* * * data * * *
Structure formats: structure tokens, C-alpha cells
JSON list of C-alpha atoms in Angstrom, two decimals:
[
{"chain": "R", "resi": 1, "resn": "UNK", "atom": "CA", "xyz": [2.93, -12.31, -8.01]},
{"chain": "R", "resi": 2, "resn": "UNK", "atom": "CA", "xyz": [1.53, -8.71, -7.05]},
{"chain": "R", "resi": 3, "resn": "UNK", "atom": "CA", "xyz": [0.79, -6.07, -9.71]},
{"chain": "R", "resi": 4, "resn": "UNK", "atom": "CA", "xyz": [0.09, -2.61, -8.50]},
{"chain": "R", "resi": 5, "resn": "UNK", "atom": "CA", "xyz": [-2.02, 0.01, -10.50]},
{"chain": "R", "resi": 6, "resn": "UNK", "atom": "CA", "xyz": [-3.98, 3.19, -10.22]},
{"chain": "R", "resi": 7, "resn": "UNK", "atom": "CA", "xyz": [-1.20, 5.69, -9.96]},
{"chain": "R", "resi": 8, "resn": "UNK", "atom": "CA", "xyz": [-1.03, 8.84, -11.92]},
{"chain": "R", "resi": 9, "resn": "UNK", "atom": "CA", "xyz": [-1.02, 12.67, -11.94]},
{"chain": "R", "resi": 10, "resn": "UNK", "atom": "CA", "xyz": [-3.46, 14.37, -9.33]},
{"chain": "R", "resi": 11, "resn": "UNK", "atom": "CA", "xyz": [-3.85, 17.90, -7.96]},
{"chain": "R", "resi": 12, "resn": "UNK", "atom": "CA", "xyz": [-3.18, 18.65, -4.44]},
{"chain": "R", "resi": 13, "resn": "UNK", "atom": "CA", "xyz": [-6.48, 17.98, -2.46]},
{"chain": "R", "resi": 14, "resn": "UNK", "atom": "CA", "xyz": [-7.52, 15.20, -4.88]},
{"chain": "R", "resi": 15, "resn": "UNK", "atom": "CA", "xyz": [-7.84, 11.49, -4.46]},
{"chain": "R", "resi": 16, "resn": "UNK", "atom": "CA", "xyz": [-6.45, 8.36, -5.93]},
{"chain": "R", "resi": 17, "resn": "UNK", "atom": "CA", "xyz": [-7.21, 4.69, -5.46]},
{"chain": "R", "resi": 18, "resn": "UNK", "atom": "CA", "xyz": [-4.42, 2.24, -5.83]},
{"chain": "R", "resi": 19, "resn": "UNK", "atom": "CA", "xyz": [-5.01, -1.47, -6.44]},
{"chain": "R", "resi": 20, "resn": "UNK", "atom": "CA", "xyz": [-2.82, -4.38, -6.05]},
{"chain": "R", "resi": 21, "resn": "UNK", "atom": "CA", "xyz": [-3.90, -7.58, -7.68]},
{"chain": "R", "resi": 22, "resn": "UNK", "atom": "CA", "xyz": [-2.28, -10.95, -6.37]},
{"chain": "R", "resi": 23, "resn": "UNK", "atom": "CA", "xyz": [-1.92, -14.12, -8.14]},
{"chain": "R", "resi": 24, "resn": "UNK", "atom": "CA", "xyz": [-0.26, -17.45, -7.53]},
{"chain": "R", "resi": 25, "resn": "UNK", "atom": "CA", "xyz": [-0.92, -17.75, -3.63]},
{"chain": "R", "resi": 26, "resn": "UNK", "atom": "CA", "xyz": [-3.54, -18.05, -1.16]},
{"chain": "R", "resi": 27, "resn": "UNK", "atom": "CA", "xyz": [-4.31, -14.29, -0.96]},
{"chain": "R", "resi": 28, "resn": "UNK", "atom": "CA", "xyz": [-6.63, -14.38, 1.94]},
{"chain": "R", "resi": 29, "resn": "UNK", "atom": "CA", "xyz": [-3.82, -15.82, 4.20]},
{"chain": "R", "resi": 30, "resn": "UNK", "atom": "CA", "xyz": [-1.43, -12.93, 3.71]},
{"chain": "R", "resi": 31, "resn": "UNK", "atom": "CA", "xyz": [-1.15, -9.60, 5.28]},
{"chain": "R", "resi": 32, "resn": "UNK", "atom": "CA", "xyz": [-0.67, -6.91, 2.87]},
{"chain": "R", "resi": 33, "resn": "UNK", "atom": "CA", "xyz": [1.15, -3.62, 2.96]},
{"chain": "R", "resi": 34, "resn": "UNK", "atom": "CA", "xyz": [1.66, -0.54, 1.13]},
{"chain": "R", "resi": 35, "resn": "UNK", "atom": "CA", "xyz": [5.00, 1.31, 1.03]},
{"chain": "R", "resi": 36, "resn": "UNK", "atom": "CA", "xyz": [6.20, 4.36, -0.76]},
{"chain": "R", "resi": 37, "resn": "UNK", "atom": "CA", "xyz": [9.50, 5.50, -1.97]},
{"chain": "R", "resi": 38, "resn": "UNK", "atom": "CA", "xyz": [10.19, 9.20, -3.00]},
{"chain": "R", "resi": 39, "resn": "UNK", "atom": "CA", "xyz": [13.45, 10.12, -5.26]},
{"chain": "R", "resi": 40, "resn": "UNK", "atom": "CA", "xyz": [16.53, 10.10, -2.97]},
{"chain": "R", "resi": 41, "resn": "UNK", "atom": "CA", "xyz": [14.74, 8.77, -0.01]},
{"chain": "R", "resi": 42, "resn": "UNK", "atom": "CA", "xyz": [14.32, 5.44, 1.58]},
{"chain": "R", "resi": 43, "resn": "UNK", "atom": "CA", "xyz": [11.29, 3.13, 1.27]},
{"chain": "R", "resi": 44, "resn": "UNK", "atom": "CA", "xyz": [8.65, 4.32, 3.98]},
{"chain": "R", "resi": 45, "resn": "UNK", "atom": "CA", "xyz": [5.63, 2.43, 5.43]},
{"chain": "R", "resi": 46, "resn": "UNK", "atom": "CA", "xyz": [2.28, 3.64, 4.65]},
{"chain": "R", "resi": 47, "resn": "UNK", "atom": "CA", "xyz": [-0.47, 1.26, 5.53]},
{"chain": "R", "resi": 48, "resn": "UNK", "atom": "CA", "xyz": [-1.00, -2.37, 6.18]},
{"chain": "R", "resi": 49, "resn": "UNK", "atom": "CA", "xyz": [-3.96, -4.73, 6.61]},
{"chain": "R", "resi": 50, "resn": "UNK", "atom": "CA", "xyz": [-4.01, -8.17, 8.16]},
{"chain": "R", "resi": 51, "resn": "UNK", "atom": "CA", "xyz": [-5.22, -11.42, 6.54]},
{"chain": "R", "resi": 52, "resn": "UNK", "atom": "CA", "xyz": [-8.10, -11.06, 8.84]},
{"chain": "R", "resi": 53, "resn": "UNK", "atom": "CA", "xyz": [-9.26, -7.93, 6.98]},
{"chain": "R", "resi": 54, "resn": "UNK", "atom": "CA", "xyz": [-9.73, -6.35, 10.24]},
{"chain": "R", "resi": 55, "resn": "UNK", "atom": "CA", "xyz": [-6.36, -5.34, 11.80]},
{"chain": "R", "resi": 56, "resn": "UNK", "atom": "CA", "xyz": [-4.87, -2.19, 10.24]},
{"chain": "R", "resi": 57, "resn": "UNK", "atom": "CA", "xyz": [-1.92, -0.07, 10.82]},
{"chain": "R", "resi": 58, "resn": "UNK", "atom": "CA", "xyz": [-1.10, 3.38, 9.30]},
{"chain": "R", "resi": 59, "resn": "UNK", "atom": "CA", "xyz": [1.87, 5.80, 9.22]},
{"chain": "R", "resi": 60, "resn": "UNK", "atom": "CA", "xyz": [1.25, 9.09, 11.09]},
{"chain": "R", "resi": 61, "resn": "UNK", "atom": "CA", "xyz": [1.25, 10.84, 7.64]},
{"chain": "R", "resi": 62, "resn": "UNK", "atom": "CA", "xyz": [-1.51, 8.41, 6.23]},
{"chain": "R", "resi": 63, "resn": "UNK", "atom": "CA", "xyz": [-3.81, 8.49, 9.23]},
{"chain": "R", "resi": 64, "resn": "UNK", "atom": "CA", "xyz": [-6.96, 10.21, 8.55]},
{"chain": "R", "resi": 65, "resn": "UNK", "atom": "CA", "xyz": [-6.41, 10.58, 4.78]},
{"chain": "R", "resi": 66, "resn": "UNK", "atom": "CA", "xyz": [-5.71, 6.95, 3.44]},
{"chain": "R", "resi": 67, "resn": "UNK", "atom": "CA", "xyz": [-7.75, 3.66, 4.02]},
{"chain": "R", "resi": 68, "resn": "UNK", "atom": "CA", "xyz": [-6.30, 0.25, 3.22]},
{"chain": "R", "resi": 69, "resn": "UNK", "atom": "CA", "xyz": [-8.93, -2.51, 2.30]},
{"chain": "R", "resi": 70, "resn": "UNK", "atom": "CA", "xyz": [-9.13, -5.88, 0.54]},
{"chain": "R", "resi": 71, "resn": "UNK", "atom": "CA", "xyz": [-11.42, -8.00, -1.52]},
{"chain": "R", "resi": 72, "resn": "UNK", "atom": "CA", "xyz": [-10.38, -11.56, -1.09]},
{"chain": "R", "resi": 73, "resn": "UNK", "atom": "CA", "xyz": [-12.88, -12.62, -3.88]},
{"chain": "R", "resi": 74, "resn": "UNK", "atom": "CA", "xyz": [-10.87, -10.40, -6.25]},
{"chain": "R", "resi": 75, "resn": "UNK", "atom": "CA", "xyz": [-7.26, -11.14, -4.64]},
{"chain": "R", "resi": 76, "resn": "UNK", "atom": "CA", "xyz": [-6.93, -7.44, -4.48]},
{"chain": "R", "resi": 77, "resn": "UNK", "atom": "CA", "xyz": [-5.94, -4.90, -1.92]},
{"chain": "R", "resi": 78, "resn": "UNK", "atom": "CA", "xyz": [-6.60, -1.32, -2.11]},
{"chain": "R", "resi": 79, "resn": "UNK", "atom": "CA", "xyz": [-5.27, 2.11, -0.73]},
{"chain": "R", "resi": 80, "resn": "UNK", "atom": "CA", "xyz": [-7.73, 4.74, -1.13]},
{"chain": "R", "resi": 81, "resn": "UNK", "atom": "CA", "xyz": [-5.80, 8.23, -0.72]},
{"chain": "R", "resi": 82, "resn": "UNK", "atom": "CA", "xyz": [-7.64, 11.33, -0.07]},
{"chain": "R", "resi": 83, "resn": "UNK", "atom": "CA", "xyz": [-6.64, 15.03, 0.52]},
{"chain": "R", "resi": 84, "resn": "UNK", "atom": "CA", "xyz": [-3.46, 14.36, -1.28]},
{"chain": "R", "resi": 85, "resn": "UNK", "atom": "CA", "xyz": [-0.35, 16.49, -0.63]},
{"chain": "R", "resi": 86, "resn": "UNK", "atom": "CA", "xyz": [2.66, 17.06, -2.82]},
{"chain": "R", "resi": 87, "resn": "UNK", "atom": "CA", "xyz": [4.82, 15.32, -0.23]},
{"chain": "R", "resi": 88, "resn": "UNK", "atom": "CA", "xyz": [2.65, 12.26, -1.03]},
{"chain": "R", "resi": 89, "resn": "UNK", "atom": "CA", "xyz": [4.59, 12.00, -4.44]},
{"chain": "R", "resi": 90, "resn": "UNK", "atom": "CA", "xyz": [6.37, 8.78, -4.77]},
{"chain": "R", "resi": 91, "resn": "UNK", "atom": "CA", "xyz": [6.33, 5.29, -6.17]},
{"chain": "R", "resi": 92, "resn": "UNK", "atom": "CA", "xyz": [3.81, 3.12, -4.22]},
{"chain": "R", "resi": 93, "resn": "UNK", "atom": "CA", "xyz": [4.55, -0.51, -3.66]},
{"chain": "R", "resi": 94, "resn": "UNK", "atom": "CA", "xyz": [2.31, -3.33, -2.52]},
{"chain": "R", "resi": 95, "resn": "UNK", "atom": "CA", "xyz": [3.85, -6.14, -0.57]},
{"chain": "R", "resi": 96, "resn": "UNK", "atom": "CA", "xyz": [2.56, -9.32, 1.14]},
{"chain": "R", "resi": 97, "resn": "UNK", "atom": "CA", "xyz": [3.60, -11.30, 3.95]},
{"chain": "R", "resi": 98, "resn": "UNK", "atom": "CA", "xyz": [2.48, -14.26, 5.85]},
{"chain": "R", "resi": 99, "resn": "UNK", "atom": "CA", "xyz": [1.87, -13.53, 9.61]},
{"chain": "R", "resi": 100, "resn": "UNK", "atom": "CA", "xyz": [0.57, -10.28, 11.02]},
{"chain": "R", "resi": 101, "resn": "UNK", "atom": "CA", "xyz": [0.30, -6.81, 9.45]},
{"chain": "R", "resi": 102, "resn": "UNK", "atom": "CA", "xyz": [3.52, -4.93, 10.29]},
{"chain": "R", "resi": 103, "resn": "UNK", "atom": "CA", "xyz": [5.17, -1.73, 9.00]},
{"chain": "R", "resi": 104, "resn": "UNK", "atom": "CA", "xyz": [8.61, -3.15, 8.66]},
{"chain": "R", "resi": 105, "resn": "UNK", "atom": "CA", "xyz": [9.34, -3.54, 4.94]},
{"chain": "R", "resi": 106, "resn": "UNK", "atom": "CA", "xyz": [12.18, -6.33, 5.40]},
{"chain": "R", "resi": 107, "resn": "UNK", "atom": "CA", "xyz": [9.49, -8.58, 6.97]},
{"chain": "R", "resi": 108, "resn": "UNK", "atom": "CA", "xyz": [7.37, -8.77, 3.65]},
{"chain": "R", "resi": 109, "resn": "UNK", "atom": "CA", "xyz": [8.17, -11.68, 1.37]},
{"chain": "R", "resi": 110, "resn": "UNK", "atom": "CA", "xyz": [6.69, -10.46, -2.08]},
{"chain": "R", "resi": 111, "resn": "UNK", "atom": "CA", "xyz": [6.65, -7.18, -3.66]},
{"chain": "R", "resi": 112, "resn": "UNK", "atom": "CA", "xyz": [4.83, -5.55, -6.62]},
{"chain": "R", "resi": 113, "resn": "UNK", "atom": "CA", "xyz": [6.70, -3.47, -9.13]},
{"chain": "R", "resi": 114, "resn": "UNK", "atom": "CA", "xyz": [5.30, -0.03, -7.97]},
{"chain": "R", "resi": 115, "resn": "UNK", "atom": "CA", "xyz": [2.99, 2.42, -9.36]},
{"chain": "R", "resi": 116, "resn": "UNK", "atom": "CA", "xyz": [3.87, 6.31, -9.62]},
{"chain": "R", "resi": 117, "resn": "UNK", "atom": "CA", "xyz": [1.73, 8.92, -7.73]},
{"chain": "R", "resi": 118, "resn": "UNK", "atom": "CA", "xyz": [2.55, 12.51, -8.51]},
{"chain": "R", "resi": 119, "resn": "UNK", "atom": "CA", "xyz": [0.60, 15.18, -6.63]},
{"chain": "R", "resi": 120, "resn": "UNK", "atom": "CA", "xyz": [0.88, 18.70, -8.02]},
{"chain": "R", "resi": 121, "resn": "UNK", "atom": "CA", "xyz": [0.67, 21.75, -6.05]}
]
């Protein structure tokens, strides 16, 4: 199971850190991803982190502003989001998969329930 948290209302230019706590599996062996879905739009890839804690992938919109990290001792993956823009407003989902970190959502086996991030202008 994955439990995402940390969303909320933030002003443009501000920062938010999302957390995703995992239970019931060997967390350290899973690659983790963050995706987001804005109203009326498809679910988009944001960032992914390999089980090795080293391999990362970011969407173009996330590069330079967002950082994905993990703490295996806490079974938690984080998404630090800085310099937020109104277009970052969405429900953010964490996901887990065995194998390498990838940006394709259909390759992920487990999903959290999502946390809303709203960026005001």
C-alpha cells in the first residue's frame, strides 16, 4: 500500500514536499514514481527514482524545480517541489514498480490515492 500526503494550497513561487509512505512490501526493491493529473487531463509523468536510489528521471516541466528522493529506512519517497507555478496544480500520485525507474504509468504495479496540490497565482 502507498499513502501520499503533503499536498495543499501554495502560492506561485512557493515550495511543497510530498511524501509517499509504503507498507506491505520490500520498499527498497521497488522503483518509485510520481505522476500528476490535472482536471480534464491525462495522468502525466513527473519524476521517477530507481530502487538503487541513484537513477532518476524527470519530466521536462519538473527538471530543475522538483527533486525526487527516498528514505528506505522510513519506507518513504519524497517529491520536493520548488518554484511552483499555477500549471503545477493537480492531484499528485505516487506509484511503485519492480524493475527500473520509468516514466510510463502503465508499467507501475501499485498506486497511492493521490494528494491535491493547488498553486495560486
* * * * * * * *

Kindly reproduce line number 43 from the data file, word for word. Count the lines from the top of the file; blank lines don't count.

{"chain": "R", "resi": 40, "resn": "UNK", "atom": "CA", "xyz": [16.53, 10.10, -2.97]},